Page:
The Funeral

                                           After Band of Horses

After my sister’s morning call broke
our father’s death, the first thing

I did was listen to Everything All the Time,
sobbing into unrequited guitar

and an ethereal voice soaring
into some great beyond. Seven years later,

I drink Bordeaux with my roommate
in the kitchen, cyclical tones

filling the room. The guitar is a coffin
for us both, lowering Dad’s corpse

into dirt. Her grandpa died
when this song released.

We rake our past leaves under burnt-out bulbs.
We agree: The Funeral was written for both of us

to pass the billion-each-insignificant day.
Dead leaves own the lawn each season

of our funerals. The same deaths
in autumn chill still dropping the needle

into memory’s vinyl– to come up only
to pull us under, show us wrong.

 

(originally published in Chronogram, Spring 2017)

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To Mandy (from Cece)

When in view I know I launch like a rocket toward you
but you are my favorite scent in the universe

I watch stars when sprinting through open fields
my neck beaming orange from my electric collar

you have given me many such gifts
but nothing can replicate your hand on my fur

you know I don’t need to shake my butt when I walk
I’m only playing but it is funny when you mimic my moves

& we have so many years & so few
and every day is so new I can’t bear to learn

the name of another dog or tree because everything is beautiful
& holy & profound in the way you let me roam free the times

I only need to go outside to pee & look, everything’s so gorgeous
I can’t bear to sit still & yet will return to you when you call my name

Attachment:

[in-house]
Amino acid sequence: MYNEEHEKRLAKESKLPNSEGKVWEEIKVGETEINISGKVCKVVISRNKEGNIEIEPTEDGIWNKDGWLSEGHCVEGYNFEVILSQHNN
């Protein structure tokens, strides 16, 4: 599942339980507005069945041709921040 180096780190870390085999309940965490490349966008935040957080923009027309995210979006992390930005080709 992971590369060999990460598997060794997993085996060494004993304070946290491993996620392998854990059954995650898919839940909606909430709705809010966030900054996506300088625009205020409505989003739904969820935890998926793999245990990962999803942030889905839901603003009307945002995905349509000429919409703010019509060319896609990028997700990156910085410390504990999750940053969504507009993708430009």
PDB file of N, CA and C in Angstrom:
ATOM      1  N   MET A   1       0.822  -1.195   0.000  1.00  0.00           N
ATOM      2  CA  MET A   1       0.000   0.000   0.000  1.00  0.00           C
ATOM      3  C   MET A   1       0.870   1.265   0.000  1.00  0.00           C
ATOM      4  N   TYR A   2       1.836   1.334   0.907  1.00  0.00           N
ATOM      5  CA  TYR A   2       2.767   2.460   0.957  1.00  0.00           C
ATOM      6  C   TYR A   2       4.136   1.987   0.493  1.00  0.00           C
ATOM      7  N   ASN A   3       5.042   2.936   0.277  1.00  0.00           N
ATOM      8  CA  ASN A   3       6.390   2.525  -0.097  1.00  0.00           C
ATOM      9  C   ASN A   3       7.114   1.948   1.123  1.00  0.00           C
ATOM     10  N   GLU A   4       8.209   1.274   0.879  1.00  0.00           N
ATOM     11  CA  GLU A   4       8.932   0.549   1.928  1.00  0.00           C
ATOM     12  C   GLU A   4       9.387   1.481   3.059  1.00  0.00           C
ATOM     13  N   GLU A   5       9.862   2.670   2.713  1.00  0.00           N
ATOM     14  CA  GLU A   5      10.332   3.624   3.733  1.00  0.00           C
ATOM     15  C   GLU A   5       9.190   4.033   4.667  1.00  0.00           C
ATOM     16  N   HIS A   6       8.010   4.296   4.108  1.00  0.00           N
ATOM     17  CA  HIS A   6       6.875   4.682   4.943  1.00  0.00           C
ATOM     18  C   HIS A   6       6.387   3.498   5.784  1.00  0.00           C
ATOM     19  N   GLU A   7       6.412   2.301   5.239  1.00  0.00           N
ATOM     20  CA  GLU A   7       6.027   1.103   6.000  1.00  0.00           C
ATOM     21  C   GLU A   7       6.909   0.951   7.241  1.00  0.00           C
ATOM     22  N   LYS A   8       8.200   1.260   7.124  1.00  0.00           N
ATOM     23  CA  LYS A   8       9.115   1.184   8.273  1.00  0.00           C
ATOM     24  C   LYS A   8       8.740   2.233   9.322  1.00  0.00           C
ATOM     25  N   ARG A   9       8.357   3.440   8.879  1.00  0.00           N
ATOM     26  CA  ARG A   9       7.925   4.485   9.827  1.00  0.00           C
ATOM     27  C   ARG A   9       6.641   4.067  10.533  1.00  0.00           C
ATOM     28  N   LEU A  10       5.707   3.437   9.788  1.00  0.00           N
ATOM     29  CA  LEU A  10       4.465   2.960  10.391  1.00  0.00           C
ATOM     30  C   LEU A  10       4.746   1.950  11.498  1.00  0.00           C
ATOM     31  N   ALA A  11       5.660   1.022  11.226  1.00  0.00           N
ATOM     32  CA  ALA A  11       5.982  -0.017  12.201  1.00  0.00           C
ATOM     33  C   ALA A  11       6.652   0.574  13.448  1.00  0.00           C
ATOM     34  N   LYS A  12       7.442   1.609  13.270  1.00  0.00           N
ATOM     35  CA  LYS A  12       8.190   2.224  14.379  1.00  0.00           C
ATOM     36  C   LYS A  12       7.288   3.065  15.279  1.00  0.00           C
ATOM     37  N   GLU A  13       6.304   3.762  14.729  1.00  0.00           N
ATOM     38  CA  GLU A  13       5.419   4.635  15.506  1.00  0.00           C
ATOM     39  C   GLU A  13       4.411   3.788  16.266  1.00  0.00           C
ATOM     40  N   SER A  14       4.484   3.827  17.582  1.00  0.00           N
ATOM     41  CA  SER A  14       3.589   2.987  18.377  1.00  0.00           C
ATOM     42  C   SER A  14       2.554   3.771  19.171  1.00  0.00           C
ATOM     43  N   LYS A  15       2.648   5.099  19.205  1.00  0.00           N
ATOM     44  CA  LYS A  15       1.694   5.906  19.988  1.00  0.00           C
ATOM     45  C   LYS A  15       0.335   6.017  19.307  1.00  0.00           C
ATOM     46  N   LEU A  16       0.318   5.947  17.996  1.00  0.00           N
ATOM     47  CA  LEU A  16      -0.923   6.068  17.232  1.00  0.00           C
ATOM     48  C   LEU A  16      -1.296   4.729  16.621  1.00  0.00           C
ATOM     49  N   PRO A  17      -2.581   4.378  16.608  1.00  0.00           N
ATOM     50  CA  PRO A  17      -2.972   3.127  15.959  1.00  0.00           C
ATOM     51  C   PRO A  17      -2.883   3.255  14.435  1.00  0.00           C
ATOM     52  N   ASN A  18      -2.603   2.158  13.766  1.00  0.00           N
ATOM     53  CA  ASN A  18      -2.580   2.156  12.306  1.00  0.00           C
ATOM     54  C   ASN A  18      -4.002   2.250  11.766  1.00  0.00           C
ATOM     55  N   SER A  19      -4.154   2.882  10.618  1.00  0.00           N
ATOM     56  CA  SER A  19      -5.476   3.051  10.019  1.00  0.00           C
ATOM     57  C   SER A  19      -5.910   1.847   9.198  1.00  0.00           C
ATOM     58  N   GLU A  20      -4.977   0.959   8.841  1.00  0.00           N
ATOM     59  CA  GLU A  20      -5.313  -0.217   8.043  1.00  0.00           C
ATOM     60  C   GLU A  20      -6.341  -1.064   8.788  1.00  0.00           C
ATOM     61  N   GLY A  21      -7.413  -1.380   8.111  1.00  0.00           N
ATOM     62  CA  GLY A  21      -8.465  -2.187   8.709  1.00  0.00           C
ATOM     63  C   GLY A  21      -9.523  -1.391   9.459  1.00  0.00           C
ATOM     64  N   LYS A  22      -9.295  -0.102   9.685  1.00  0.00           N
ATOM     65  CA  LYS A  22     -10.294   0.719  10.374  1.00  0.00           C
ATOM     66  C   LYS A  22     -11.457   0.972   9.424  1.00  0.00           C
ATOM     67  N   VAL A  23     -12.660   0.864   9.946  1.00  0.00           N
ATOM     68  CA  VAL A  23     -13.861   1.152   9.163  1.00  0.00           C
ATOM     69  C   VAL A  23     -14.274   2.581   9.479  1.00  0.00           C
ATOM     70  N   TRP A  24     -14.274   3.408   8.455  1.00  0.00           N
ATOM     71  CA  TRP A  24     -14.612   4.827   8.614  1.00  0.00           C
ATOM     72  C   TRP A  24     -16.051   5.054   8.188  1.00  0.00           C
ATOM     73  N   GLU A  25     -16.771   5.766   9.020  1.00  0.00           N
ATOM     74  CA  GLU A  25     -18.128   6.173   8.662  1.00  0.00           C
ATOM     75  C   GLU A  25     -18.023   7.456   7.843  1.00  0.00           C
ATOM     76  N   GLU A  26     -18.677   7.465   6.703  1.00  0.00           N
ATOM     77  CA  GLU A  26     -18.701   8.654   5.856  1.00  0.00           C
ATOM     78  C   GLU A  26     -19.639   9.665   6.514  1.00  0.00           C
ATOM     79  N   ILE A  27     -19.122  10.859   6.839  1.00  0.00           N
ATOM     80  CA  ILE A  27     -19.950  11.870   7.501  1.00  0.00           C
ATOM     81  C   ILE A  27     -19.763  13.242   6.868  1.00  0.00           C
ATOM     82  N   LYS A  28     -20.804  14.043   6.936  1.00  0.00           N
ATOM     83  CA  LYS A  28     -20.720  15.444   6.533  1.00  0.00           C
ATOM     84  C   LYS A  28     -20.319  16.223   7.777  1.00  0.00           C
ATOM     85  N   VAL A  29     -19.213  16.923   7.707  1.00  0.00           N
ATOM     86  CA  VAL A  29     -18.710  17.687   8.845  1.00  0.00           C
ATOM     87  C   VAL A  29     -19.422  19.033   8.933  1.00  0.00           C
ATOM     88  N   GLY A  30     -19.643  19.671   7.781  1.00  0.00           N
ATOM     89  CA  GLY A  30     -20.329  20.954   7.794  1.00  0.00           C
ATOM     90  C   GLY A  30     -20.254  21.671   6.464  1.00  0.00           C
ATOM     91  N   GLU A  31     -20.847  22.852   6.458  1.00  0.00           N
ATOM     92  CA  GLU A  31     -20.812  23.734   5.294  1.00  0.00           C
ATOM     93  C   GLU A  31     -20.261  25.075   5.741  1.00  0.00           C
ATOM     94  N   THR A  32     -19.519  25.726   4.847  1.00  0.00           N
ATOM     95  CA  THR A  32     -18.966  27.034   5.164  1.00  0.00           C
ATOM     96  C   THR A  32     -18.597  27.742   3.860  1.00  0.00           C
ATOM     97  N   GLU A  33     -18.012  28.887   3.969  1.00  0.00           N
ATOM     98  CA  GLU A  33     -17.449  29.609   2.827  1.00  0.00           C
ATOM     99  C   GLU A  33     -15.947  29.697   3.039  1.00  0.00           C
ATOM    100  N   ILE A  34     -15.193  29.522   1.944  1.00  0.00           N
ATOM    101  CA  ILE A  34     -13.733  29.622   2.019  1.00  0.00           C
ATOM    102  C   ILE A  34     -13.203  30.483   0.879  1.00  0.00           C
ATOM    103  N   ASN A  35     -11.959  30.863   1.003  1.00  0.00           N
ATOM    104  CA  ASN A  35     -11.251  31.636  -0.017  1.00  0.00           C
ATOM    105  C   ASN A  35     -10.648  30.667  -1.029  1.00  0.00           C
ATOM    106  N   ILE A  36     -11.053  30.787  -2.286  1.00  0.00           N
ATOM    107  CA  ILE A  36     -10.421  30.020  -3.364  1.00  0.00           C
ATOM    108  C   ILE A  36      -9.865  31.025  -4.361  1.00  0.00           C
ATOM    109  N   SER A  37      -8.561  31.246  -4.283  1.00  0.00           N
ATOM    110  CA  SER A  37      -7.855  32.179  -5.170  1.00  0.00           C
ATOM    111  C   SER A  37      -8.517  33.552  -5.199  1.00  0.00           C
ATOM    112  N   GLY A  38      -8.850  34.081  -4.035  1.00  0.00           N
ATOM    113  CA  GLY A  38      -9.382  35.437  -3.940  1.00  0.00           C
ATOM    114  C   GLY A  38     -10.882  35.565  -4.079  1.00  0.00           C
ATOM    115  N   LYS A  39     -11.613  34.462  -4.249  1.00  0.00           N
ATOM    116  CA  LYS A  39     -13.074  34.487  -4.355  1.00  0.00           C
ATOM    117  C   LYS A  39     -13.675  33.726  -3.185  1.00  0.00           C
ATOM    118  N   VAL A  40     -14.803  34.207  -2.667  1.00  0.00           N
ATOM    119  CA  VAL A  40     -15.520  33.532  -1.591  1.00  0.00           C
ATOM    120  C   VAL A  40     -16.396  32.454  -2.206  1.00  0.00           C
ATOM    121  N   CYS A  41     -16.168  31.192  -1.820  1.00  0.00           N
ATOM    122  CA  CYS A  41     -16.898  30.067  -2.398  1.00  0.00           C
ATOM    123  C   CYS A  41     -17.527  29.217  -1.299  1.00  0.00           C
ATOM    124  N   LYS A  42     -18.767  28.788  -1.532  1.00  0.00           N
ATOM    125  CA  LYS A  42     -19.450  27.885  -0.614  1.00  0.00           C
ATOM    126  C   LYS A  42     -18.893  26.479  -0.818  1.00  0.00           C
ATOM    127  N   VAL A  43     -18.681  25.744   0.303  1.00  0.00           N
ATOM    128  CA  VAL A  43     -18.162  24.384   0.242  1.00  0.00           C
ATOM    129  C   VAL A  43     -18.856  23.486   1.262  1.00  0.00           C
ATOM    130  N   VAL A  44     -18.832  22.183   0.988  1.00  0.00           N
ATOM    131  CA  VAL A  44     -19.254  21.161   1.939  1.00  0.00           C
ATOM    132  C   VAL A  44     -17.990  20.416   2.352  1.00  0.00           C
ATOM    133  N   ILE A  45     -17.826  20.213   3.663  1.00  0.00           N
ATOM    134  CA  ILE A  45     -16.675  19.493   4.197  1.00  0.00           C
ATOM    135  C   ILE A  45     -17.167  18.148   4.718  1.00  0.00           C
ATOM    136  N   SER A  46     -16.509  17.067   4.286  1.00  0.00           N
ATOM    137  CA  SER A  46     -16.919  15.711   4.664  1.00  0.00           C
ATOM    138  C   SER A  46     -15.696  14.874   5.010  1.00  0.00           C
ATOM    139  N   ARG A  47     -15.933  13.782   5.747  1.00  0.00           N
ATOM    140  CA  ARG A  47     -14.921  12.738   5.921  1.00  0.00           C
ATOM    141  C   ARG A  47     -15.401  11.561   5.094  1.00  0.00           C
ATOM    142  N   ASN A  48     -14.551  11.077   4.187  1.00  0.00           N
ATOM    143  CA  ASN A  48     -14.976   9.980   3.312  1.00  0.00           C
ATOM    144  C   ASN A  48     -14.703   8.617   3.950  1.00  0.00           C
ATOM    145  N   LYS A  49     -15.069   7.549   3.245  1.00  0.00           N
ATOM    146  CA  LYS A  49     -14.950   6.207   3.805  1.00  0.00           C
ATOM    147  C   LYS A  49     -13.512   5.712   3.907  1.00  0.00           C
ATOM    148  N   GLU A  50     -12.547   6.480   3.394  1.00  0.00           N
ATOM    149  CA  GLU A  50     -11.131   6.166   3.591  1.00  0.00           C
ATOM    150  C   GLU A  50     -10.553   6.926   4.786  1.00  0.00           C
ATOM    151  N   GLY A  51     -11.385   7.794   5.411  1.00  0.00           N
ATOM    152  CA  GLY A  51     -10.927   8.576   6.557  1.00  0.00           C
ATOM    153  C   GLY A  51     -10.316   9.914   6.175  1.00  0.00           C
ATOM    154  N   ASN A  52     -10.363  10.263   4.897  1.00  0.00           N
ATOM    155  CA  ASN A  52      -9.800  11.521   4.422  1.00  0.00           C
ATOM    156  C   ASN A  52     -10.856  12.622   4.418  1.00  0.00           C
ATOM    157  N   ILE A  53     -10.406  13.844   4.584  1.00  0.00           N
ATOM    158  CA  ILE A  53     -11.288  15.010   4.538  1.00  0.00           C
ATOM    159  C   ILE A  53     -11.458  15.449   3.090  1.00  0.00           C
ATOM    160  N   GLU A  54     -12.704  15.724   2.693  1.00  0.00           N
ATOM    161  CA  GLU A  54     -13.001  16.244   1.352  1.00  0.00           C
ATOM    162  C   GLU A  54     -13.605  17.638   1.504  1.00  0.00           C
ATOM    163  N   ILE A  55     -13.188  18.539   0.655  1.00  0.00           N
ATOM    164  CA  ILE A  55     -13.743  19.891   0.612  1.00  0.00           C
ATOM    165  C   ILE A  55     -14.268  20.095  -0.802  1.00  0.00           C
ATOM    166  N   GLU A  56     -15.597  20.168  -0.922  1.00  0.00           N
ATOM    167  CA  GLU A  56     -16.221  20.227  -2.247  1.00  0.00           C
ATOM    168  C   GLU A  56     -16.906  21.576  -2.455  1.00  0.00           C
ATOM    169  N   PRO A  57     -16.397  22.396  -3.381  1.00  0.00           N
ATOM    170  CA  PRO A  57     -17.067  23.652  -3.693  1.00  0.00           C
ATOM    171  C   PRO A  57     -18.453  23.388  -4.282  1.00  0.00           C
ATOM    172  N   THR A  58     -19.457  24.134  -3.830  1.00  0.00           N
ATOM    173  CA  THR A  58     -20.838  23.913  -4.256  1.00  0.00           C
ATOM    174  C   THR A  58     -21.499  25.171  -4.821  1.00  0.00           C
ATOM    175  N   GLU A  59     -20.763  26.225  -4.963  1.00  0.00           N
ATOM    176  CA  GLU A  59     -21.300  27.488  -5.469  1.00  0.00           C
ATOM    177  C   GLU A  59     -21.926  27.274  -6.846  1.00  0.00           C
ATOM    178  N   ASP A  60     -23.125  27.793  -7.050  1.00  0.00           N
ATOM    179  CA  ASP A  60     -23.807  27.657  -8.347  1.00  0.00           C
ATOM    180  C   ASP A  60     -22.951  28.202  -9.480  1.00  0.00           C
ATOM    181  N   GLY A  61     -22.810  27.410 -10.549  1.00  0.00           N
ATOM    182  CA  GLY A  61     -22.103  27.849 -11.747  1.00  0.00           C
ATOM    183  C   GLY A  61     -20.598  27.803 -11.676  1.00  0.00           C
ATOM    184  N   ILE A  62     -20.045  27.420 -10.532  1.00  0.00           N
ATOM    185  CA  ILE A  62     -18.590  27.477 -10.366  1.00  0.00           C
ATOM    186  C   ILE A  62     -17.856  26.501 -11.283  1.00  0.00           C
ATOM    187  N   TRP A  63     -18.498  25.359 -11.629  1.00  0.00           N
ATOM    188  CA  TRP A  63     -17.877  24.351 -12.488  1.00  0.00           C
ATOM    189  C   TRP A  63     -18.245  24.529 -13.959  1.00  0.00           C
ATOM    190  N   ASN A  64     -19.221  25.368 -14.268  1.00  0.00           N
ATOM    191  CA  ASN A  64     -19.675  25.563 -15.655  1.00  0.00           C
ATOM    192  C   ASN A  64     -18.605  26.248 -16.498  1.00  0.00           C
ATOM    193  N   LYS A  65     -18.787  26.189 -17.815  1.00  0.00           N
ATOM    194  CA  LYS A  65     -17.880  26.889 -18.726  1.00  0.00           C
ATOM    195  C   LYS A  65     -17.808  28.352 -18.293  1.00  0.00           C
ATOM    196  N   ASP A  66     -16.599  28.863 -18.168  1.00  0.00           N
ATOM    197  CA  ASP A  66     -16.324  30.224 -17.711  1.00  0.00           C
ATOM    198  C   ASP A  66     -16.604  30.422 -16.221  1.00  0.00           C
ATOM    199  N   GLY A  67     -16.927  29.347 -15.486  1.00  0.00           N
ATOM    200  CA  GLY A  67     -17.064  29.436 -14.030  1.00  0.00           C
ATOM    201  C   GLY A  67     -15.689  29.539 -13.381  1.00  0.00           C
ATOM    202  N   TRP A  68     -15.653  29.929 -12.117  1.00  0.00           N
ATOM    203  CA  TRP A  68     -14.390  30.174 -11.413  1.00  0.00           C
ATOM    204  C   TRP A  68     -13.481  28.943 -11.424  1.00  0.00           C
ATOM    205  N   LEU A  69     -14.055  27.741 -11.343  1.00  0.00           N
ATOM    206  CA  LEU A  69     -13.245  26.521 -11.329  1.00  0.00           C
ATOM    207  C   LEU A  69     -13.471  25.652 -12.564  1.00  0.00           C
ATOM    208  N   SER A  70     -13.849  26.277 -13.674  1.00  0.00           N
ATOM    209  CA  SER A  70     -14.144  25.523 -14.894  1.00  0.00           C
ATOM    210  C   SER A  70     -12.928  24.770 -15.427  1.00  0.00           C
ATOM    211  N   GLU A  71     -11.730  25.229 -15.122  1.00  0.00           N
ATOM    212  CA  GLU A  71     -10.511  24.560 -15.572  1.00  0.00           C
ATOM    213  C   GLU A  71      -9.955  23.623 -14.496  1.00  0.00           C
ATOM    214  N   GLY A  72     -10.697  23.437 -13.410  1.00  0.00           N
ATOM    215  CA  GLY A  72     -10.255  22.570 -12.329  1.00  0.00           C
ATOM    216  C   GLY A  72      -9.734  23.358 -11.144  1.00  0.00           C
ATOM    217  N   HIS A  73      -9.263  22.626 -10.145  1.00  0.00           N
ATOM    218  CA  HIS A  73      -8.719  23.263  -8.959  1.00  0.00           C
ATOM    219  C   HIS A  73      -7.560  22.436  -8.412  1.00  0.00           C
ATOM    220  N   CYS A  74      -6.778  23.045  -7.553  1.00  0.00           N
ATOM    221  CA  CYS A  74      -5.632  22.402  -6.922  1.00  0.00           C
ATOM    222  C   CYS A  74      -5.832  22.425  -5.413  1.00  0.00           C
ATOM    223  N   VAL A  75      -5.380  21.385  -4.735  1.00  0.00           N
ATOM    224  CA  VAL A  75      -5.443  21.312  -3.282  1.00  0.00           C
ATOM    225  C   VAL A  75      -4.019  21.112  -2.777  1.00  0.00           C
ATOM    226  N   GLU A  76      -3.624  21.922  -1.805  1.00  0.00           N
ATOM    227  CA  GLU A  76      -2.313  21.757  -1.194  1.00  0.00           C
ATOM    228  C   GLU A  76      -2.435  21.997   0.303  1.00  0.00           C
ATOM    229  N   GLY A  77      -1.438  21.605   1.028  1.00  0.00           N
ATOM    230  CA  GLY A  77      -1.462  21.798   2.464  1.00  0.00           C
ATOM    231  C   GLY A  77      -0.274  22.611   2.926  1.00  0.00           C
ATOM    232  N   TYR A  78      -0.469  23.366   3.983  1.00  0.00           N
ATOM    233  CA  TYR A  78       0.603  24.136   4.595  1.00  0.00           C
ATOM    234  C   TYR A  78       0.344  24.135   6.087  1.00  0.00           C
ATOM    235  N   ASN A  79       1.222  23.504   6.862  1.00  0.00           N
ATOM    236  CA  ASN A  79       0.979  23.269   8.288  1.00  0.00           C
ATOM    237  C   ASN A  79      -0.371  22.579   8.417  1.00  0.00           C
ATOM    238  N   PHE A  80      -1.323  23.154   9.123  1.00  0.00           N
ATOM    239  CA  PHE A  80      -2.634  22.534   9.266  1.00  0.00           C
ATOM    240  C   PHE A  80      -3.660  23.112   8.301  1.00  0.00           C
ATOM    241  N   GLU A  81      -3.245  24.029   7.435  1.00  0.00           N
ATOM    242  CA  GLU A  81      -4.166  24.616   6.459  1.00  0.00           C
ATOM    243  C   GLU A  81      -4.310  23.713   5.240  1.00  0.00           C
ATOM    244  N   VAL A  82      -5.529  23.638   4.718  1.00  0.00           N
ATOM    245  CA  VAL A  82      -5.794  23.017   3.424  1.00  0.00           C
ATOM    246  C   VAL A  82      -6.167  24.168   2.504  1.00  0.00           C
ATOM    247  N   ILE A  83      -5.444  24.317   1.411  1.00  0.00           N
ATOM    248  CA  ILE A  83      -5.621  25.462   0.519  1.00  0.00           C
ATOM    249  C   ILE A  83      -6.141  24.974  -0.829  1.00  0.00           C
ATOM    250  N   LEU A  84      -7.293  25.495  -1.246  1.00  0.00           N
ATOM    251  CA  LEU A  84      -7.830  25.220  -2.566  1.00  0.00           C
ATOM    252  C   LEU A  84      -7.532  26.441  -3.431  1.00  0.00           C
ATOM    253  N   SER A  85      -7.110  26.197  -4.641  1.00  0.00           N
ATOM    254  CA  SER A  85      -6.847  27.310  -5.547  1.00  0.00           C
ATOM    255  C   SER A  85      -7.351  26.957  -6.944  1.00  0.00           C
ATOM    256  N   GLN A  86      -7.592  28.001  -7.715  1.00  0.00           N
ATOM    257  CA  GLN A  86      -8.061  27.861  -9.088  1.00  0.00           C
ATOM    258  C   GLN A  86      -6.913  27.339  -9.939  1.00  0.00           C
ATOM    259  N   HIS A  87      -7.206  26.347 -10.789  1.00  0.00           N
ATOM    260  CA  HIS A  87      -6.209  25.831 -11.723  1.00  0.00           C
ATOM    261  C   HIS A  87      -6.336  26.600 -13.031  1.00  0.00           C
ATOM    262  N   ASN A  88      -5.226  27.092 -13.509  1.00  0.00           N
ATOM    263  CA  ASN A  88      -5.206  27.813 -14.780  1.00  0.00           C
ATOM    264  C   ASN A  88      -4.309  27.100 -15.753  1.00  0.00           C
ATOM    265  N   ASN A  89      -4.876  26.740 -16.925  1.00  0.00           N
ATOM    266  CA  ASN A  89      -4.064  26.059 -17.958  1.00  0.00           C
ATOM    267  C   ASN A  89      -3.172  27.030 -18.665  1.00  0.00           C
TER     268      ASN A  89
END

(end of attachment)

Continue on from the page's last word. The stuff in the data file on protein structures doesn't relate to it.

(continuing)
(originally published in Perspectives Magazine, Spring 2017)

Entropy

the mylar unicorn balloon juts out of my moodlighting lamp
& won’t lose air sealed lips but the horn’s starting to sag
it’s not sad it’s entropy how slowly things around you deteriorate
I look at my unmade bed & puppy fur on the floor & the wind
beats at the window it’s the first day of spring & my voice is hoarse
with allergens so texting you downstairs & we’re scared something
bad may come of us that our own house will fill with mercury whether
in tapwater or shower water or the plug to come undone that causes
the washing machine to overflow and it will

(originally published in Maudlin House, Spring 2017)

Creatures of the Dark

I echo through night to ensure sound still works.
I tape my mouth silent.
I close my eyes to reveal scary movies in my eyelids.
I hear creaking in the house.
I shake my bed to justify it.
This thick blue shawl feels warm over my body.
It gets hotter as the night progresses.
Salty, sticky saliva my herbal tea of necessity.
I can peek my head out from behind the covers,
but that’s a liability because if a tree comes crashing
through the roof then extra padding might save me.

Consider it the imaginary basement
of my invincible Alamo.

The bathroom is far away.
I cannot run the death race
I am too young to drive
One thought on my mind:
the Daytona 500 races through my mind
each lap more repetitive than the last
until eventually I close my eyes
and birds chirp melodiously with the
sound of a church’s morning bell

I.

Here lies a crystalline lake
more blue than diamonds
reflecting serene sky

II.

A cloud appears from nowhere
mostly white, tints of yellow.
It’s an azure-eyed mellow, old
King Zeus smiling atop his throne,
gold-plated lightning bolt in hand.

III.

Oak trees on the side
provide shade
for elk grazing along a plain.
Golden field bursting
with honeydew and wildflowers
redolent of Autumn pine.

IV.

A white vessel of pity falls
like a piano from the forlorn sky,
patiently waiting for someone gentle
to come play Beethoven
along its dual-layered fringe.
These keys are worn.
So many beautiful sonatas played.
Perhaps a song can be played
in a key of your own?

V.

A dear friend, young in flesh,
whispers in my ear:
“Go play. Go play.
This is your piano.
People want to listen.
People want peace,
peers want to be pleased.
Pray that they won’t be pissed.
Play this piano purposefully.”

VI.

Peace, relief, silence.

 

Without being conscious of the monsters,
the monsters are not there.

 

(originally published in Central American Literary Review, Spring 2017)